Reno Gazette-Journal from Reno, Nevada on November 30, 1986 · Page 25
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Reno Gazette-Journal from Reno, Nevada · Page 25

Reno, Nevada
Issue Date:
Sunday, November 30, 1986
Page 25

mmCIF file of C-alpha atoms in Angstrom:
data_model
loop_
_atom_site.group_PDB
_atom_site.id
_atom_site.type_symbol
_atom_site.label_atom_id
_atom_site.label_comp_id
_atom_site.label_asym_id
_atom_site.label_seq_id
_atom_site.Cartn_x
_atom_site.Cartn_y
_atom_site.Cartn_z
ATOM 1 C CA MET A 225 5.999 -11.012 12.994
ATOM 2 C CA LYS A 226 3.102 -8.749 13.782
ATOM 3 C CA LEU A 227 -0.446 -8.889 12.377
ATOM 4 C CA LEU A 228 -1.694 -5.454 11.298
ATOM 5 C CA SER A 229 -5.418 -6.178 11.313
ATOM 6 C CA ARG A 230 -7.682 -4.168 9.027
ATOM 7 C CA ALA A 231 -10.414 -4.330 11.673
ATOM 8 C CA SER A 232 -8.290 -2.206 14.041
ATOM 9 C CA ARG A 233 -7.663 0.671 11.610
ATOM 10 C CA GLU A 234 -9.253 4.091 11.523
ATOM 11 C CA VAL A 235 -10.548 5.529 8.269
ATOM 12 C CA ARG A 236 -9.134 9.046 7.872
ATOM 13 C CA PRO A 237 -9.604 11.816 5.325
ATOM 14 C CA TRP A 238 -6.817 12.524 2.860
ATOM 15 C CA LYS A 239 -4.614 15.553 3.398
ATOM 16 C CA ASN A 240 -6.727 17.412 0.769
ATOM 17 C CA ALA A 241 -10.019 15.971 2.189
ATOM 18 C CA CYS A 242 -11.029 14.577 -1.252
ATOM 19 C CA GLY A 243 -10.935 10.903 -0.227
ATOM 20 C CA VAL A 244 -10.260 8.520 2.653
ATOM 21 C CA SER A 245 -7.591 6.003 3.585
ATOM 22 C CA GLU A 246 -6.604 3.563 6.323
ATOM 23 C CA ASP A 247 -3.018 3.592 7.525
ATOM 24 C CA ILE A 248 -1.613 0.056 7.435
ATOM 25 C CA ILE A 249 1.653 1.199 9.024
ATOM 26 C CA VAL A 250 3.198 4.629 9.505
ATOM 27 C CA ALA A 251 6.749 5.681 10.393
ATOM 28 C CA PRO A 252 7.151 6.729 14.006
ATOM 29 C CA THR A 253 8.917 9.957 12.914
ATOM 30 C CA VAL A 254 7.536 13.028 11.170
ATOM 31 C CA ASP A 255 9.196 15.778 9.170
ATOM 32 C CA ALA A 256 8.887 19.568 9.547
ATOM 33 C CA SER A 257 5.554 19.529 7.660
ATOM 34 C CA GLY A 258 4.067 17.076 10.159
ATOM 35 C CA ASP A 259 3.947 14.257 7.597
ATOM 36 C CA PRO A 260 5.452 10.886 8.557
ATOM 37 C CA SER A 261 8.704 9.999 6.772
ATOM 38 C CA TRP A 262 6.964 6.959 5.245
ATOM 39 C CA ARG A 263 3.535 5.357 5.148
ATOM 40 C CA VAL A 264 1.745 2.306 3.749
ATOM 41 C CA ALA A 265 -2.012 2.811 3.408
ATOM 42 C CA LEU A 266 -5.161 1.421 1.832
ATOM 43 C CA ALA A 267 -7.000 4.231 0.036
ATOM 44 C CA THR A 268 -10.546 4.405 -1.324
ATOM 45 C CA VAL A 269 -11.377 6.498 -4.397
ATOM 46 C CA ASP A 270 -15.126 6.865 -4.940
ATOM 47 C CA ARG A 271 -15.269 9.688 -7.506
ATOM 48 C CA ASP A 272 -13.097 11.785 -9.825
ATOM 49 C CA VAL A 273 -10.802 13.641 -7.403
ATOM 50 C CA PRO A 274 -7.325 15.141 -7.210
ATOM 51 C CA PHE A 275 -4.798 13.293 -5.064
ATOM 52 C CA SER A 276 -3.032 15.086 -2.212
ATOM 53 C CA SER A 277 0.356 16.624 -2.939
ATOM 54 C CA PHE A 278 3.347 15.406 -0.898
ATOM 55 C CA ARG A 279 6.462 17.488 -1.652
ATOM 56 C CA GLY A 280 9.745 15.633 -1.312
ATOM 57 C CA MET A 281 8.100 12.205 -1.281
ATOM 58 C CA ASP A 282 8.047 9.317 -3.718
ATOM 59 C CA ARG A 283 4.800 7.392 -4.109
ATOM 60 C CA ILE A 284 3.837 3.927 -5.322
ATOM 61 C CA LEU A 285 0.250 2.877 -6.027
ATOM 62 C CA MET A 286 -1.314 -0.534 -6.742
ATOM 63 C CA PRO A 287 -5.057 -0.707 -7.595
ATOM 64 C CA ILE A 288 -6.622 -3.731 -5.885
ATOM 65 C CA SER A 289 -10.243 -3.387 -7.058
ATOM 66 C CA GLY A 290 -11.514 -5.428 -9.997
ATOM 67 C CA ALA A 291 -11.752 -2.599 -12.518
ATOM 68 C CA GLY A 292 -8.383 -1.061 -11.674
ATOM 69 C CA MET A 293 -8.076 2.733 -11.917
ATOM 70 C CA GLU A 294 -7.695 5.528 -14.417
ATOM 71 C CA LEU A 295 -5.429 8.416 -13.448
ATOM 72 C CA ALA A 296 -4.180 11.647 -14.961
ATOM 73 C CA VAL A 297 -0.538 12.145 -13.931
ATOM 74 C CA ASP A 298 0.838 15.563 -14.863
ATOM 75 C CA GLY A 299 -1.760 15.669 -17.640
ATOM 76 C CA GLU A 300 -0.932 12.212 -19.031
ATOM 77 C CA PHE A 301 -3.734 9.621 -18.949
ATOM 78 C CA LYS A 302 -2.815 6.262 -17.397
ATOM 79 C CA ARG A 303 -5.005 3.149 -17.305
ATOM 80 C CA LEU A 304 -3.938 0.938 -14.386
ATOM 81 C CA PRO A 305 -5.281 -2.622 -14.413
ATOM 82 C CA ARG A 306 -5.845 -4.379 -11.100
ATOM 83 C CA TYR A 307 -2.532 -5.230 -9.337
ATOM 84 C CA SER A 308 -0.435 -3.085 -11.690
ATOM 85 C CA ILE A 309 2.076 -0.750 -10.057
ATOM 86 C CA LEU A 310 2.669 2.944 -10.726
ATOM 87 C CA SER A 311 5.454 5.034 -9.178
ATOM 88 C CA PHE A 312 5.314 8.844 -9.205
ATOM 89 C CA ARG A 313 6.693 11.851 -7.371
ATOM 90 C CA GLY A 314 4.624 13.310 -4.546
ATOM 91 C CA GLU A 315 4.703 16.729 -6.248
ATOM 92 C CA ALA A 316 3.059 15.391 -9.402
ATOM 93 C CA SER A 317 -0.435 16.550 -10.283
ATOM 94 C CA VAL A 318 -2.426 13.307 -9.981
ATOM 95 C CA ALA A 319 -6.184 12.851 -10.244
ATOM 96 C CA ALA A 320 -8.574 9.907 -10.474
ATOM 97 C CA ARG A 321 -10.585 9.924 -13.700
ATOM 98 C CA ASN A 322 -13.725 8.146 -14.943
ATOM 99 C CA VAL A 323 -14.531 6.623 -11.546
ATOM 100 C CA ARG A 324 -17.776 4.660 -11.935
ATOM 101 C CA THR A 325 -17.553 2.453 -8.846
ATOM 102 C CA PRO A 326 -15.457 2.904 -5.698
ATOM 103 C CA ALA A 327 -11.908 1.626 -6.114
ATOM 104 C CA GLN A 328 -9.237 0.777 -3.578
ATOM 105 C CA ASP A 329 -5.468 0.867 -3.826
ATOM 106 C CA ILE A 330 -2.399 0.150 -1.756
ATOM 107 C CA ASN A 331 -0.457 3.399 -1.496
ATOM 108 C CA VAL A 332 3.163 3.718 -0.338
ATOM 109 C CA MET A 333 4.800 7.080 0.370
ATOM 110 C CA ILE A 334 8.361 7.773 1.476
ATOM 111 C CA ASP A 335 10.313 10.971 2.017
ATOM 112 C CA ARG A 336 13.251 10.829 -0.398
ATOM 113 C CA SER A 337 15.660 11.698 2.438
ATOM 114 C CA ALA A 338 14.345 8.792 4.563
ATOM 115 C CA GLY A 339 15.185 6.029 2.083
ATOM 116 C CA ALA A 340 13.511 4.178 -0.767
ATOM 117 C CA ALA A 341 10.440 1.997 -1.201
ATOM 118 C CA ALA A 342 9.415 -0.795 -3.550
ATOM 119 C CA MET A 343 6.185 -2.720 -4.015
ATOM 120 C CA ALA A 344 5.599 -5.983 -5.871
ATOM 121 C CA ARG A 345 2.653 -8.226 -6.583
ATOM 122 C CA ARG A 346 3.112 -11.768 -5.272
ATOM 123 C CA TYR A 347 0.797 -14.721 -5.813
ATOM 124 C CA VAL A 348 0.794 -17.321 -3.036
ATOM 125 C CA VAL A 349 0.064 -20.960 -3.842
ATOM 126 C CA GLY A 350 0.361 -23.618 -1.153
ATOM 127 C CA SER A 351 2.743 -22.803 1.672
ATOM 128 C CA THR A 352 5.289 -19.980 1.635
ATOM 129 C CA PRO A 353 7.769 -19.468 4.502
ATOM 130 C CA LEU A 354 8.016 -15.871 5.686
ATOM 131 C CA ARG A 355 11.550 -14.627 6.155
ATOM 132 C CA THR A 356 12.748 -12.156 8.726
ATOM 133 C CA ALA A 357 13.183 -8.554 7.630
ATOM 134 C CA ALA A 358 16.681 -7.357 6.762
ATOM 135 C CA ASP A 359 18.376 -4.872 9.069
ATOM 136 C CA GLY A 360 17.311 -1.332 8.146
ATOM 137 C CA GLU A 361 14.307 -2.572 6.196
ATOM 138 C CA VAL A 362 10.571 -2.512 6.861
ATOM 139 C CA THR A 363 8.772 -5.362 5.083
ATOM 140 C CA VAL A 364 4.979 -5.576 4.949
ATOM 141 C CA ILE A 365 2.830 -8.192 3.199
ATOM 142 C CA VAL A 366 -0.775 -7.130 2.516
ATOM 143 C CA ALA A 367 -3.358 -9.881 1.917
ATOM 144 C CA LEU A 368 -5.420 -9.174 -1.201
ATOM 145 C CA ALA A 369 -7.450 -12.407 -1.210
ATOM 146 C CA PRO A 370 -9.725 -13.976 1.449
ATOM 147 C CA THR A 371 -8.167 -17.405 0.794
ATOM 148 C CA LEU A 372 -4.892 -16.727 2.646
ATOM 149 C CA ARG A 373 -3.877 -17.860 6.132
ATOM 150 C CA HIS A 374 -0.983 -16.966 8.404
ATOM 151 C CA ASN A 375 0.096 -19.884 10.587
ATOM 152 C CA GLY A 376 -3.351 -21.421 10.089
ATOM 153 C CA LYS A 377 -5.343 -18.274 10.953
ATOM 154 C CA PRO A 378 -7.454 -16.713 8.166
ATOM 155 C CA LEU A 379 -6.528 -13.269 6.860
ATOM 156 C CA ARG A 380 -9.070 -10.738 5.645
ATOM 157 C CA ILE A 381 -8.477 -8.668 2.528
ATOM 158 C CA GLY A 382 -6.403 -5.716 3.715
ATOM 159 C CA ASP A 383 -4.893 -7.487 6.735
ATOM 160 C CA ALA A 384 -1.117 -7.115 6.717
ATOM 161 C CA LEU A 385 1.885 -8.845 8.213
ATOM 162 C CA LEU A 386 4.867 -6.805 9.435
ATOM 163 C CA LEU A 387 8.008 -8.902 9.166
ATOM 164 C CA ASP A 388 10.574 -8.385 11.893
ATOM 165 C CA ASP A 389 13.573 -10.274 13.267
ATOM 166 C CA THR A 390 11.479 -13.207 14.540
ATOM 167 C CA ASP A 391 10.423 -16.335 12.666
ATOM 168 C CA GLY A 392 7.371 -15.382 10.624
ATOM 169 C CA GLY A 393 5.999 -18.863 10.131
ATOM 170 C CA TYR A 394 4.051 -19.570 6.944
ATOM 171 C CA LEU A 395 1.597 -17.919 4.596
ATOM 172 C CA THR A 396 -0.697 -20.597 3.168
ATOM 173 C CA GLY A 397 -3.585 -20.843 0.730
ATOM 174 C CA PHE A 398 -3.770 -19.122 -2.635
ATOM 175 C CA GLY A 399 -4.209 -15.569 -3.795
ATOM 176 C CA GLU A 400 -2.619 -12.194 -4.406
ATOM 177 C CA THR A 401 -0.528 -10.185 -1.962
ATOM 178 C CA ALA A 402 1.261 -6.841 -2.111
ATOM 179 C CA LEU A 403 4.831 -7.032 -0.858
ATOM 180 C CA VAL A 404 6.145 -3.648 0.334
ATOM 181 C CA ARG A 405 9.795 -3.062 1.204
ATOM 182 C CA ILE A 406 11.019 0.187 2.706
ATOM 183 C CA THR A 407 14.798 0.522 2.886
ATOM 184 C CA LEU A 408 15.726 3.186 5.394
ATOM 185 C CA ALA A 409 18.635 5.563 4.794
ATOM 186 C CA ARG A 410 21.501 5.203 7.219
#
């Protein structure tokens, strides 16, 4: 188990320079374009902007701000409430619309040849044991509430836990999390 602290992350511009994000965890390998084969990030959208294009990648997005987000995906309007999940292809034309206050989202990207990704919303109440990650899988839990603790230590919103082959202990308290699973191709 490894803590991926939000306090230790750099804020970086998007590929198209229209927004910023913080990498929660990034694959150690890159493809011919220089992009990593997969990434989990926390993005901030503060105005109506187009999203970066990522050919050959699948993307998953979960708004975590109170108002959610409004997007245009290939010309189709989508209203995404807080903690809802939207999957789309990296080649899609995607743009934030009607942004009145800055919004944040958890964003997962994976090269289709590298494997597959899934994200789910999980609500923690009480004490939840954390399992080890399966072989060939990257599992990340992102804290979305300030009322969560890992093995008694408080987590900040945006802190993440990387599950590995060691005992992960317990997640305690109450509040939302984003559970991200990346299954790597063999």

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Division I-AA football playoffs Sunday, November 30, 1986 QTJ Hnn i-iaTOTTa- innmoi i -w - Pack throws a blanket over Idaho's potent offense It was as if it were late August or early September at Mackay Stadium. The fans in the east stands had sunburned faces again, and the University of Nevada-Reno was a dominating, crunching football team Saturday afternoon. The Wolf Pack took a 27-7 victory over Idaho in a first-round game of the Division I-AA playoffs. It was the fewest points UNR had allowed since it manhandled Sam Houston State, 35-7, on Sept. 6.. The fewest points the Pack has allowed this season came in the season opener, when it slammed California State-Fullerton, 49-3. "Early in the season, the defense played a full four quarters. Later in the season, we played two, three quarters," said Pack strong safety Brian Kaskie. "Since probably the third game, it's the most complete game we've played as a defense . . . as an offense for that matter, too." The Pack, the No. 1-ranked I-AA team and now 12-0, has had timely defensive play all year, but the UNR defense managed to suffocate a potent Idaho offense on all but one drive, a 58-yard, second-quarter drive for the Vandals' only touchdown. The Pack's performance, in all ways, was more conclusive than it had been in the 17-13 victory over Idaho at Mackay on Oct. 18. Saturday, the Pack's defense shined on a day that turned incredibly clear after humble beginnings. It snowed in the early morning in Reno. It was enough to cover the ground and scare the wits out of Chris From My Corner Opinion by Steve Sneddon Ault, UNR's football coach and athletic director, who has succeeded thus far in convincing the NCAA to schedule home playoff games for the Pack. But the university's building and grounds crew had the snowed cleared off the field a couple of hours before the game, and somehow Ault got the appearance of the sun to coincide with the 12:05 p.m. kickoff. "It was a pretty inspired performance, don't you think?" said UNR junior defensive tackle Scott Martin. "We went out there and thoroughly dominated them." Martin was quick to point out he had predicted two weeks ago that the Pack would be a more emotional team in the playoffs. In the second half of the regular season, he had said the team was only playing on ability, but would inject emotion in the playoffs. He said the team's play would more closely resemble the Pack of the first half of the season that had rolled past foes. "I think they (the Vandals) thought they were going to do a lot better than they did," Martin said. "They had trouble handling us. They held us a lot and the officials weren't calling it. We just had to find a counter to being held. You had to just rush through the man. You can still get the quarterback, even if he (the offensive lineman) is holding onto you. That's what I did on my sack." As much emotion as the Pack defense exhibited against Idaho, Martin said there would be more for next Saturday's quarterfinal playoff game against Tennessee State, also scheduled for Mackay Stadium. The excitement will come from having so much at stake and facing a team from another part of the country, Martin said. "That'll be fun. I personally can't wait to knock somebody from Tennessee on their ass." Most of the Pack defensive players were satisfied with their unit's effort Saturday, but not all. "I think we could've played a little better," linebacker Henry Rolling said. For him, the memory of the Idaho scoring drive was too vivid. Vandal quarterback Scott Linehan had scrambled for a 26-yard gain to the UNR 29, and had thrown a 26-yard pass to Eric Jorgensen on the next play to move to the 3-yard line. Finally, after a pass interference penalty had given Idaho a first down on the 2, the Vandals were faced with a third-and-goal situation on the UNR 1. Linehan threw a scoring pass to Todd Hoiness, all by himself in the end zone. That blown pass coverage was the nearest thing to a disaster for the Pack defense all day, but it was a singular calamity. Although Rolling thought the UNR defense could have played better, it was only the third game that the Vandals were held to fewer than 21 points. It's worth noting the Pack had a hand in all three occasions. There was the 17-13 loss to UNR, and that defeat, which meant that Idaho faced an uphill battle to win the Big Sky, probably had much to do with deflating the Vandals the next week when they lost to Northern Arizona, 24-0, in Moscow, Idaho. Rolling conceded that emotionally, the second game with Idaho was something special for the Pack defense. "They probably respected us, but they didn't respect us enough. We had something to prove." The Pack got steady defense, and it made the big plays. Linebacker Mike Lazovich made his first interception of the season a big one. He picked off a Linehan pass with 3:11 left in the third quarter as Idaho, trailing 20-7, had driven to the UNR 40. On special teams, linebacker Andre Rhodes blocked a punt in the end zone that was recovered by teammate Joe Peterson to give UNR a 27-7 lead with 55 seconds left in the third quarter. "I wasn't expecting it," Rhodes said. "Then I realized, 'Dang, nobody blocked me.' That closed the door on them." It was a door that the Pack defense never allowed to be opened Saturday. Idaho first-year head coach Keith Gilbertson, who had been a Vandal assistant in 1982 and again in 1985, was talking about the UNR defense as he met the media following the game. "They were good when I was here in 1982," Gilbertson said. "They were good in 1985. God, they're still good." On a sunny day that brought to mind warmer afternoons early in the season, the Pack defense was more than good Saturday. Make that superb. Pack wins Fk: J IT" Foger 104 yards on 16 carries From page 1B us, and you win championships with defense." "We had to show them we could stop their offense," said linebacker Henry Rolling, who led UNR with 11 tackles. Didn't UNR do that in its 17-13 victory over Idaho Oct. 18 at Mackay? "We did and we didn't," Rolling said. "They scored what 14 points?" Saturday, UNR got four turnovers, held Idaho on a key fake punt in the second quarter and recovered a blocked punt for a touchdown. As in the first Idaho game, UNR ran for big yardage and didn't pass for much. The Wolf Pack rushed for 256 yards (277 in the first game) against the smaller, less physical Vandals and came within 1 yard of duplicating its feat of two running backs gaining 100 yards or more. Fullback Charvez Foger rushed for 104 yards on 16 carries, and running back Lucius Floyd picked up 99 yards on 25 carries. UNR quarterback Eric Beavers, second in I-AA passing efficiency, completed only 9 of 25 passes for 86 vards (133 in the first game). Idaho put on a heavy rush throughout the game, sacking Beavers four times. It was Beavers' fewest completions and passing yards in more than two years. He completed eight of 18 passes for 59 yards in a 23-17 victory over Idaho in the fifth game of the 1985 season. The big difference in UNR's offense from the first Idaho game was that the Wolf Pack suffered only one turnover. UNR lost the ball three times in the first half Oct. 18 against Idaho and trailed, 6-3, at intermission. This time, UNR led, 17-7, at the half. Idaho killed itself with its punting game Saturday. In addition to the blocked punt, senior Darin Magnu-son averaged only 30 yards on six punts. He was replaced in the fourth quarter by sophomore John Pleas, who kicked a 32-yarder in his only attempt. UNR started slowly, taking a 3-0 lead on the last play of the first quarter as Marty Zendejas kicked a 34-yard field goal. The Wolf Pack took advantage of good field position to make it 17-0 in the second quarter. Beavers threw a 9-yard touchdown pass to split end Bryan Calder, and Floyd scored on a 4-yard run. UNR started its first touchdown drive on the 50 after a 35-yard punt by Magnuson. The Wolf Pack began its second TD drive on its 43 after UNR stopped blocking back Todd Hoiness short of a first down on a run out of a fake punt. It appeared that UNR might be on its way to a rout, but Idaho responded with an eight-play, 58-yard touchdown drive. Quarterback Scott Linehan, who completed 22 of 49 passes for 202 yards, threw a 1-yard TD pass to Hoiness to cut UNR's lead to 17-7. Zendejas kicked a 22-yard field goal with 5:45 left in the third quarter to give UNR a 20-7 lead. Idaho drove into UNR territory twice in the third quarter, but interceptions by cornerback Bernard . ii aw- i if in v - 1 f rfiimn i r-r i..,... , I Lance Iversen Gazette-Journal TRAPPED: Nevada-Reno defensive tackle Scott at Mackay Stadium. UNR sacked Linehan five Martin sacks Idaho quarterback Scott Linehan dur- times in a 27-7 victory. The Pack advances to the ing Saturday afternoon's Division I-AA playoff game quarterfinals against Tennessee State. The playoff picture Saturday's results UNR 27, Idaho 7 Tennessee St. 32, Jackson St. 23 Georgia Southern 52, North Carolina A&T21 Arkansas State 48, Sam Houston State 7 Delaware 51, William & Mary 17 Eastern Kentucky 23 Furman 1f) Nicholls State 28, Appalachian State"J E. Illinois 28. Murrav State 21 "i ) Quarterfinals, Dec. 6 :JJ Tennessee State at UNRjnoqrjs y Georgia Southern vsQJicholls State Arkansas Statew&Delaware Eastern Illinois vs. Eastern Kentucky 26 Wolf Pack statistics UNR 27, IDAHO 7 Idaho t 7 0 - 7 Nevada-Reno 3 14 10 t-27 First Quarter UNR FG Zendeias 34, 0:00. 60 yards, 10 plays. UNR, 3-0. Second Quarter UNR Calder 9 pass from Beavers (Zendeias kick), 9:53. 50 yards, 7 plays. UNR, 10-0. UNR Floyd 4 run (Zendeias kick), 0:21. 57 yards, 5 plays. UNR, 17-0. Ida Hoiness I pass from Linehan (Decicio kick), 3:21. 51 yards, I plays. UNR, 17-7. Third Quarter UNR-FG Zendejas 22, 5:45. 76 yards, 15 plays. UNR, 20-7. UNR Peterson recovered blocked punt In end zone (Zendeias kick), 0:55. UNR, 27-7. Fourth Quarter No scoring A 13,715 TEAM STATISTICS Ellison and linebacker Mike Lazovich took care of those threats. UNR increased its lead to 27-7 with 55 seconds left in the third quarter. On fourth down-and-7 from the Idaho 13, Andre Rhodes blocked Magnuson's punt, and Joe Peterson recovered in the Idaho end zone for a touchdown. First downs Rushes-yards Passing yards Return yards Passes Punts Fumbleslost Penalties-yards Time of Possession 22 32-118 202 16 22-49 3 827 21 6-40 26:27 Ul UNR 20 52 254 84 38 M5-I 738 04 8-28 33:33 INDIVIDUAL LEADERS Rushing Ul-Jackson 6-41, Linehan 11 37, Hoi ness 8-29, Lloyd 6-12, Levereft 1- -1. UNR-Foger 16-104, Floyd 25-99, Claiborne 1 22, Witherspoon 2 20, Beavers 8 11. Passing Ul-Linehan 22-49 3 202. UNR-Beavers 9-25-1-86. Receiving Ul-Bengen 6-79, Jorgensen 4-59, Slater 4-23, Hoiness 314, Lloyd 3-11, Leverert 2-16. UNR-Calder 4-44, Threde 2-22, Foger 2-9, Sailes 111. Tackles ( Unassisted-Assistcd-Totat) Ul-Hennessey 5-712, Tidd 6-4-10, Paulsen 7-2-9, Cox 3-4-7, Sanders 3-4-7, Jim Medved 2-4-6. Smith 5-0-5, Ballard 1-3 4. UNR Rolling 4-7-11, Peterson 9 110, Lazovich 4-6-10, Bonsall 6 06. Norfleet 54 5, Donithan 3-1-4, Ellison 3-1-4, Kaskie 2-2-4, Spallone 2-1-3, J. Davis 1-2-3, Tolliver 2- 0- 2, Ford 2-0-2, Martin 1-1-2, Witherspoon 1- 1-2, Hodges 0-2-2, Caleb 1-0-1, Seybold 1-0-1, Shearon H I, Rhodes 0-11. Punting Ul-Magnuson 6-30.0, Pleas 1-32.0. UNR Dales 7 38.4. Field Goals U I None attempted. UNR-Zendejas 2 3. Made: 34, 22. Missed: 45. Interceptions Ul-Young 1-1. UNR-Lazovich 110, Peterson 1-0, Ellison 1-4. Punt Returns Ul-Bengen 3-15. UNR-Calder 1-15, Peterson 1-13. Kickoff Returns Ul-Bengen 4-92, Carey 2-47. UNR-Claiborne 1-32. Wolf pack capsule Lazovich Donithan 55 5 irt Davis A. I n n nrn I Hoiness O Magnuson The big play With UNR leading, 10-0, in the second quarter, Idaho had fourth down-and-4 on the Wolf Pack 45-yard line. Idaho set up in punt formation, but Troy Ballard snapped the ball to blocking back Todd Hoiness. Hoiness, Idaho's starting fullback, ran right, but UNR wasn't fooled. Kent Donithan, Mike Lazovich and Jeff Davis stopped Hoiness for a 2-yard gain. UNR took over on its 43-yard line and drove six plays for a touchdown. Running back Lucius Floyd scored on a 4-yard run to give UNR a 17-0 lead with 6:28 left in the first half. Snow job UNR head coach Chris Ault feared the Wolf Pack might lose its running game when it snowed in Reno early Saturday morning. But UNR's Buildings and Grounds crew promptly cleared off two inches of snow, and the field at Mackay Stadium was dry for the game. "If it had been a sloppy field, you'd probably have seen 70 passes on each side because you can't run in the mud," Ault said. Another blocked punt UNR's blocked punt against Idaho was its eighth of the year. With Idaho facing a fourth-and-7 from its 13, Andre Rhodes blocked Darin Magnuson's punt, and UNR's Joe Peterson recovered the ball in Idaho's end zone for a touchdown. "Ken Mizell is my defensive kicking coach," Ault said. "He does a great job of changing what we do. Before this year, we had maybe eight blocked punts in 10 years." Weight watcher UNR fullback Charvez Foger attributed his good day against Idaho (16 carries for 104 yards) to lost weight. "I felt more elusive than in the past," Foger said. "I got to my normal weight of 195. I gained some weight over the summer.' Foger said he came to fall camp at 216 pounds. Quote "We're starting to come together. We still haven't peaked. When that happens, hang on." UNR head coach Chris Ault Tennessee State From page 1B and bright lights. "I would feel very guilty if our kids had an opportunity to go on a trip like this and I didn't give them an opportunity to see the lights. "We will give them some kind of chance to see the sights but we also are going to have to be very aware of what we are going out there for." Tennessee State sophomore quarterback Stacey Grear, who was not sacked once, completed 16 of 27 attempts for 280 yards and four touchdowns. Tennessee State, ranked No. 14 among the nation's I-AA teams, also rolled up 171 yards rushing. "First, we gave up too many big plays, and we warned our kids about that," Jackson State coach W.C. Gordon said. "We gave up too many successful third downs (7 of 18). "The second thing was we lacked something today that we haven't lacked all year a great pass rush. Normally, our defensive backs don't have to cover receivers for that long of a time." When the two head coaches shook hands after the game, Gordon told Thomas: "With the way your people came off the ball today, I don't see how you could have ever lost a game this season." Jackson State's defeat continued a string of bad luck for Southwestern Athletic Conference teams in the I-AA playoffs. Jackson State lost its fifth straight I-AA playoff game. No SWAC team has won a I-AA playoff game in nine tries. The SWAC jinx continued Saturday. Nothing worked correctly for Jackson State not even halftime adjustments. "We started the game with a four-man rush and got no pressure," Jackson defensive coordinator James Carson said. "We went to blitzes (in the second half) and got no pressure. We went back to a 3-4 to put more people in the secondary and it didn't work "Not getting the pressure really hurt. We play an intimidating style of play and it was not there. We normally get three or four sacks a game. We looked for them to throw and got beat with the big play." Tennessee State's first big play came in the second quarter when Grear hit wide receiver Bart Evans with a 27-yard touchdown pass on a third-and-7 situation. On Tennessee State's next possession, Eric Gray slipped past the pass rush and scored on a 40-yard screen pass for a 14-0 lead. 1 Delaware snaps string of bad luck WILLIAMSBURG, Va. - For coach Tubby Raymond and Delaware's Blue Hens, the motivation could not have been more obvious. "It was just time to quit giving it away. It was just time to go out and win a football game," Raymond said Saturday after Delaware posted a 51-17 victory over William & Mary's Indians in the opening round of the Division 1-AA college football playoffs. The victory put the Blue Hens into next week's quarterfinals against Arkansas State and avenged three consecutive losses to William & Mary. The Indians had won 23-21 in 1984, 17-16 last year and 24-18 earlier this season. "The last three times we played them, we just had incredible bad luck," Raymond said. "I just figured one of these times we were going to get an even shot at it." The Blue Hens, 9-3 and ranked No. 13 in the final Division I-AA poll, took a 20-9 half-time lead on touchdown runs by quarterback Rich Gannon and halfback Bob Norris and two Neil Roberts field goals. William & Mary ends at 9-3. "The season isn't just one game," coach Jimmye Laycock said. "This loss shouldn't tarnish our season." No. 2 Arkansas State 48, No. 11 Sam Houston State 7 at Jonesboro, Ark. Quarterback Dwane I-AA playoff roundup Brown scored three touchdowns and accounted for more than 200 yards to lead Arkansas State. ASU fullback Rickey Jemison produced a career best 157 yards rushing against a team Nevada-Reno defeated earlier this year in Reno, 35-7. Brown, a wishbone operator with an excellent arm, completed seven of 11 passes for 145 yards and a touchdown and set up one of Scott Roper's field goals by completing two passes for 52 yards. Brown, who averaged 5.6 yards per play during the season, carried 18 times for 70 yards and scored on runs of 23 and 10 yards. Jemison is ASU's first 1,000-yard rusher since 1978. ASU, 10-1-1 and the Southland Conference champion, is in the playoffs for the third straight . year. Sam Houston State, 9-2 and winner of the Gulf Star Conference, moved up from Division II this year. No. 10 Eastern Kentucky 23, No. 15 Furman 10 at Greenville, S.C. Senior quarterback Mike Whitaker passed for 123 yards and two touchdowns and Dale Dawson kicked three field goals to lead Eastern Kentucky. The victory raised Eastern Kentucky's record to 9-2-1 and sent the team into the second round in Charleston, III., Saturday against Eastern Illinois. Furman finished the season at 7-3-2. Last year, Furman eliminated UNR in the semifinals of the I-AA playoffs. No. 12 Nicholls State 28, No. 6 Appalachian State 26 at Boone, N.C. Senior quarterback Doug Hudson ran for one touchdown and passed for another to lead Nicholls State. Nicholls State, the runner-up in the Gulf Star Conference which advanced to the playoffs on an at-large bid, is now 10-2, the best record in the school's history. The Colonels advance to the quarterfinals Saturday against defending I-AA champion Georgia Southern. Appalachian, the Southern Conference champion, finishes at 9-2-1 . No. 3 Eastern Illinois 28, No. 18 Murray State 21 at Charleston, III. Sophomore running back James Marable ran for two touchdowns and 110 yards to lead Eastern Illinois to its 11th straight victory. The Panthers, making their third appearance in the 1-AA playoffs, came back from a 14-0 deficit to tie the score at 14-14 at the intermission and improve to 11-1. Murray State, co-champion of the Ohio Vallev Conference, end at 7-4-1 . No. 4 Georgia Southern 52, No. 20 North Carolina A&T 21 at Statesboro, Ga. Gerald Harris rushed for 181 yards and five touchdowns Saturday to power defending national champion Georgia Southern. v Harris scored on touchdown runs of 17 yards and 7 yards in the first quarter, 9 yards in the second quarter and 29 yards and 1 yard in the third quarter as the Eagles 10-2. totalled 442 yards rushing. North Carolina A&T ends at 9-3. Georgia Southern quarterback Tracy Ham who rushed for 128 yards, added a 19-yard TD run and passed for another 103 yards. Keith Geter had a 3-yard scoring run and Tim Foley kicked a 36-yard field goal for the Eagles' other scores T",u Wire service repofs